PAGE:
This rule would have grave consequences to students. Data shows that 87% of college students live off-campus. It is logical that sexual assaults between students take place in students’ homes and rooms that may be off-campus, or even when studying abroad. With these proposed changes, students would not be protected while in their own homes.

This section also presents the issue of digital harassment. Students should be protected from online sexual harassment from other students while not on school grounds. Experiencing sexual harassment from students outside of a school program is a reality for many students, and can have lasting consequences.

  1. Rule summary (§§ 106.44(a), 106.30):Schools would not be required to address sexual harassment unlessthere was “actual knowledge” of the harassment by (i) a Title IX coordinator; (ii) a K-12 teacher (but only for student-on-student harassment, notemployee-on-student harassment); or (iii) an official who has “the authority to institute corrective measures.”

In particular, we are concerned about how the proposed regulations narrow which school employees are required to act on reports of sexual harassment and misconduct. This would become very confusing for victims and could result in even less students coming forward to report. For example, if a student told an adult school employee they trust—such as a guidance counselor or athletics coach—that they had been sexually assaulted by another student, or if they told a teacher that they had been sexually assaulted by a school employee, their school would have no obligation to help them. In contrast, current Title IX guidance requires schools to respond to sexual harassment if almost any school employee either knows about it or should reasonably have known about it. As it is now, only about 30% of victims report sexual assaults. If you limit who victims need to report to, it could cause even fewer reports, especially if a student reports to someone, and they are not the exact person the report will be ignored. If survivors see that other students’ reports were not acted upon by their schools, students may be less likely to report future incidents of sexual violence. Lowered reporting means that students who are abusers will carry on without their misconduct being addressed, making schools less safe for all students.

  1. Rule summary (§ 106.45(b)(3)(vi)-(vii)):In K-12 schools, the school must ask both parties questions, either by (i) conducting a “live hearing”; or (ii) having the students “submit written questions” for the other side to answer. But in higher education, the school must conduct a “live hearing,” and parties and witnesses must be available for cross-examination by the other party’s “advisor of choice.” If requested, parties must be allowed to sit in “separate rooms” connected by “technology.” If a student “does not submit to cross-examination,” the school “must not rely on any statement of that [student] in reaching a determination.”

Increased levels of proof and cross-examination creates, not only additional barriers to reporting, but reinforces existing narratives survivors hold: survivors often don’t report their sexual assaults because of fear of being disbelieved or their assault not taken seriously. Sexual violence is a life-altering trauma. Cross-examination can be re-traumatizing to survivors. It is often rooted in gender stereotypes that contribute to victim blaming. Instead, we should do all we can to lessen the re-traumatization of survivors through the reporting and adjudication process.

For the reasons detailed above and others, we believe the U.S. Department of Education guidelines would do further harm to survivors and should be removed. These guidelines would further isolate survivors and protect those who abuse them. Our recommendation is that these proposed guidelines will be removed before it is too late. We as a country have fought hard to progress and get to where we are now, and there is still so much more work to be done. Going forward with these proposed guidelines would result in significant dismantling of decades of progress under Title IX.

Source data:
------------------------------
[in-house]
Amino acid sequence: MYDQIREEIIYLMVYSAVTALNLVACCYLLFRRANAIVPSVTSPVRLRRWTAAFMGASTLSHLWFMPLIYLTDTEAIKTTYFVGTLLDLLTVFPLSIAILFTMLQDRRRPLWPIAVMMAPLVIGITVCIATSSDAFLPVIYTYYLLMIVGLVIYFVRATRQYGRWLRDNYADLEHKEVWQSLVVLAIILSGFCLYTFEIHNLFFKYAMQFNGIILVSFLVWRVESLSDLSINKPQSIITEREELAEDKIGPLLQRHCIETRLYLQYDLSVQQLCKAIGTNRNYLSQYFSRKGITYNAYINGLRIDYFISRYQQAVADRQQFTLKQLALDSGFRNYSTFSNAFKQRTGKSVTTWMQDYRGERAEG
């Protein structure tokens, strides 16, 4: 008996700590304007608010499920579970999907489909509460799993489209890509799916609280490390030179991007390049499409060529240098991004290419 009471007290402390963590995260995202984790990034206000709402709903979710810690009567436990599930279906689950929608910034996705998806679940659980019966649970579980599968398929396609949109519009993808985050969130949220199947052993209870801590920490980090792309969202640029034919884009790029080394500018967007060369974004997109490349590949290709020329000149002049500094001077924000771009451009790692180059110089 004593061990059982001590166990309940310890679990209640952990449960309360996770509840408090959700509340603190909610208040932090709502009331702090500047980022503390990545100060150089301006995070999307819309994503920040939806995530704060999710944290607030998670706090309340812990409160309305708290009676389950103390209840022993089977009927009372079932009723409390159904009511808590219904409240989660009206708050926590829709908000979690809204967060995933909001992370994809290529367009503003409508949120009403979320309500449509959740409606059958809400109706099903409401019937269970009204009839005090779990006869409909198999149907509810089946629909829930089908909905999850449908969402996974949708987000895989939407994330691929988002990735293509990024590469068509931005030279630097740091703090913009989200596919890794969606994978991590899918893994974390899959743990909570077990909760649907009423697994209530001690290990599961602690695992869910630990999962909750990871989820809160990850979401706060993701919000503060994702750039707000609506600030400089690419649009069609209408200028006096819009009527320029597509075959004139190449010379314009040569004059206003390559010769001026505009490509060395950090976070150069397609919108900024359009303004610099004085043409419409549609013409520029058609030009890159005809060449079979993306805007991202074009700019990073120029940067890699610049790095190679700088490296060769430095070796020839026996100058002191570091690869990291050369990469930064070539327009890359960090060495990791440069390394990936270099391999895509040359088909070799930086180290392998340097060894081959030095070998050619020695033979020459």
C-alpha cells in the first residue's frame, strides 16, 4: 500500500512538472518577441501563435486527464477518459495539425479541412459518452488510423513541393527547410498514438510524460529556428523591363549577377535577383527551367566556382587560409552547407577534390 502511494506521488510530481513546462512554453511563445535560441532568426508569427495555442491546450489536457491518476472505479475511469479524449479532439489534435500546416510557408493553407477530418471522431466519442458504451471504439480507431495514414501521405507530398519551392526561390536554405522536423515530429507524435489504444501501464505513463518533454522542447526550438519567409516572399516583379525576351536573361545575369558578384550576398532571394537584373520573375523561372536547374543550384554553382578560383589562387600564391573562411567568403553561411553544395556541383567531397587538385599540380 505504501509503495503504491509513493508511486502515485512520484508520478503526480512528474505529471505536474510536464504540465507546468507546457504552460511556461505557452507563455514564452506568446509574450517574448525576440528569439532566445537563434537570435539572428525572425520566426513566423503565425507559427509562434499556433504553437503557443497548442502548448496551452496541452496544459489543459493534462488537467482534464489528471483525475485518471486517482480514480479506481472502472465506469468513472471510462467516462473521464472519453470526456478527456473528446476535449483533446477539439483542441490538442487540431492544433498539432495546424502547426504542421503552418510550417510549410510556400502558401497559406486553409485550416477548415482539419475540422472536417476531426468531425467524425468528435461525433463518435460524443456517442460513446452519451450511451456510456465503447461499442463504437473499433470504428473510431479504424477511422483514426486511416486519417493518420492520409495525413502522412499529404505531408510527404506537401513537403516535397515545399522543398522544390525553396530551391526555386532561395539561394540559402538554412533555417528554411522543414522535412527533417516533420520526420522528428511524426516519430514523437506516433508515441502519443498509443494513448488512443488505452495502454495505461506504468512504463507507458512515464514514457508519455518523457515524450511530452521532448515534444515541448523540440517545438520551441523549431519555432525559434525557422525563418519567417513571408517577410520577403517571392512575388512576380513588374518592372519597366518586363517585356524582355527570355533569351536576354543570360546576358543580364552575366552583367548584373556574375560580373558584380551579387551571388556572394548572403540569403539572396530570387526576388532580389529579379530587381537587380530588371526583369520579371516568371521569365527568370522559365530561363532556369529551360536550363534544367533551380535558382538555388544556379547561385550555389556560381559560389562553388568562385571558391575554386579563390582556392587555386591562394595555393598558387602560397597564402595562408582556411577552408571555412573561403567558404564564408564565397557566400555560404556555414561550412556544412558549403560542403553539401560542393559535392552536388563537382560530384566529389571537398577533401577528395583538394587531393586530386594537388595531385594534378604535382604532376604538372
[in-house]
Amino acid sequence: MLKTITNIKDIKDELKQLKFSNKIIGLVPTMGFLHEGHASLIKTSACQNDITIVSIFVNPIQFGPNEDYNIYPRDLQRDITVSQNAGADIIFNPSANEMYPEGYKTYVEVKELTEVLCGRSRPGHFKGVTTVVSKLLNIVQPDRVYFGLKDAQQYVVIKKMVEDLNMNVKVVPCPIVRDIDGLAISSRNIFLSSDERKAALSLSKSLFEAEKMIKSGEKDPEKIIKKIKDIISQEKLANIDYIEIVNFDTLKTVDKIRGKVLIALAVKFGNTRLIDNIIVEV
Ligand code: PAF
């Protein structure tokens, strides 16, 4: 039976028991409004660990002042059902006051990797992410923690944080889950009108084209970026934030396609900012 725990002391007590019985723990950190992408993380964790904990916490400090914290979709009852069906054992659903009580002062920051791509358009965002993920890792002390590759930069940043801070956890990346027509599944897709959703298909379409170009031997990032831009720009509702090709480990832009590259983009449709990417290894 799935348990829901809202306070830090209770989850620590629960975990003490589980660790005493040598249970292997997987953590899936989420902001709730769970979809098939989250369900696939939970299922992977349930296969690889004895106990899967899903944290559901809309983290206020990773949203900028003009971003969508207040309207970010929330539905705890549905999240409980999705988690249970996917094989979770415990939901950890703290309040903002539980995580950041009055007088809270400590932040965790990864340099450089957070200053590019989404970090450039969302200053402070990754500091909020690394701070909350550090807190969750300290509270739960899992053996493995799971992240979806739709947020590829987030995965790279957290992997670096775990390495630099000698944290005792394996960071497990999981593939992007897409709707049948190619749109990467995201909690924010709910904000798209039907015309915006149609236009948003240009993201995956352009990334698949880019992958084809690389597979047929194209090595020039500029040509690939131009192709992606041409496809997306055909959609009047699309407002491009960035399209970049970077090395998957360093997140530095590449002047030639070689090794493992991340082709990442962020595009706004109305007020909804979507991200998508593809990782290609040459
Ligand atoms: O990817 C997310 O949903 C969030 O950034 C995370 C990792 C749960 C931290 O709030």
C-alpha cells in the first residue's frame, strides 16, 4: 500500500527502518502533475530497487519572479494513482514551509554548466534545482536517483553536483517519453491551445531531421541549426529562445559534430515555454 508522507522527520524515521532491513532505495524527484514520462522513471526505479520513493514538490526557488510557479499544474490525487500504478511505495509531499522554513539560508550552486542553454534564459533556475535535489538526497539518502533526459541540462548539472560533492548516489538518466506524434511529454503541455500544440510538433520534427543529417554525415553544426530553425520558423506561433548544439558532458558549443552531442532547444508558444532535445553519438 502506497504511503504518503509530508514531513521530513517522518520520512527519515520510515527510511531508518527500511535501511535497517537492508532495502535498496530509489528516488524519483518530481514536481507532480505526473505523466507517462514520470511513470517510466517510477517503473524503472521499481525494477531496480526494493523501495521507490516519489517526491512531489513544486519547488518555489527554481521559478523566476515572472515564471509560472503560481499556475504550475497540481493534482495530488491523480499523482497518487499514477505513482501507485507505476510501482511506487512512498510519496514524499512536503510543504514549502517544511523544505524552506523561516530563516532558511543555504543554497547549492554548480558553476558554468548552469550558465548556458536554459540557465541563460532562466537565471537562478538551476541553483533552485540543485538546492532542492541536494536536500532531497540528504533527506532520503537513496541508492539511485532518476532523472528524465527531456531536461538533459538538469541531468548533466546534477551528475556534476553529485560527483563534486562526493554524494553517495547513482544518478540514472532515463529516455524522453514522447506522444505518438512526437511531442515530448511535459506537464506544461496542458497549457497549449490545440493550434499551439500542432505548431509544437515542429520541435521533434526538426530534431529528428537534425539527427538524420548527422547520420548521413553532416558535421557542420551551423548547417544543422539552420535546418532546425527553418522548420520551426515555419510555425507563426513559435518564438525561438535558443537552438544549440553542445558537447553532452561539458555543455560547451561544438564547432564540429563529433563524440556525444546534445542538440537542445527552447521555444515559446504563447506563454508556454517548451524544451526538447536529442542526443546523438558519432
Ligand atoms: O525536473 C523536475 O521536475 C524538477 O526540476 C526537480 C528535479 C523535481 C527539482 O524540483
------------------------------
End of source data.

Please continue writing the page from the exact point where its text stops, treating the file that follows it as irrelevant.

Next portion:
Thank you for the opportunity to submit comments on the Notice of Proposed Rulemaking. Please do not hesitate to contact me at (401) 421-4100 x105 or lang@dayoneri.orgto provide further information.

Sincerely,

Peg Langhammer
Executive Director, Day One

Day One statement on the Bill Cosby verdict

With the attention once again on Bill Cosby as he was sentenced today, many conversations are happening everywhere about sexual assault, reporting, advocacy and the legal process. The three to ten year sentence seems low, when compared to the horrific harm he inflicted on his victims. But he has finally been held accountable and labeled permanently for what he truly is: a sexually violent predator. Victims can finally have closure to this nightmarish chapter, and, hopefully, begin the healing they so need and deserve. It is a win for all victims to see a perpetrator being held responsible for their actions.

It is important for victims in Rhode Island to know that Day One is available to help victims at any time. Whether it is immediately after an assault or years later. Support is available for victims of sexual assault and loved ones. Day One has someone available to speak with 24/7, no matter when the sexual violence occurred. Staff and volunteers are trained to accompany victims to medical facilities, police stations, and legal proceedings and advocate for their needs.

At the heart of every sexual abuse case are the victims. Victims seek justice and show courage and strength in facing their attacker in court. Going through the legal process can be traumatic and the loss of privacy and control over this most intimate part of their life can mirror the loss of control felt at the time of the abuse.

We hope the fact that Cosby, a person with fame, power, and notoriety, has been held accountable, will in turn help other survivors of sexual violence feel comfortable in coming forward with their own reports against their offenders. Victims should first and foremost be believed if we are to be able to move forward with healing. Once again, Day One is here for anyone who is looking for support. Contact us at 401-421-4100. If you need immediate assistance, please call our 24/7 helpline at 1-800-494-8100.

Day One issues statement of strong support of victims of sexual assault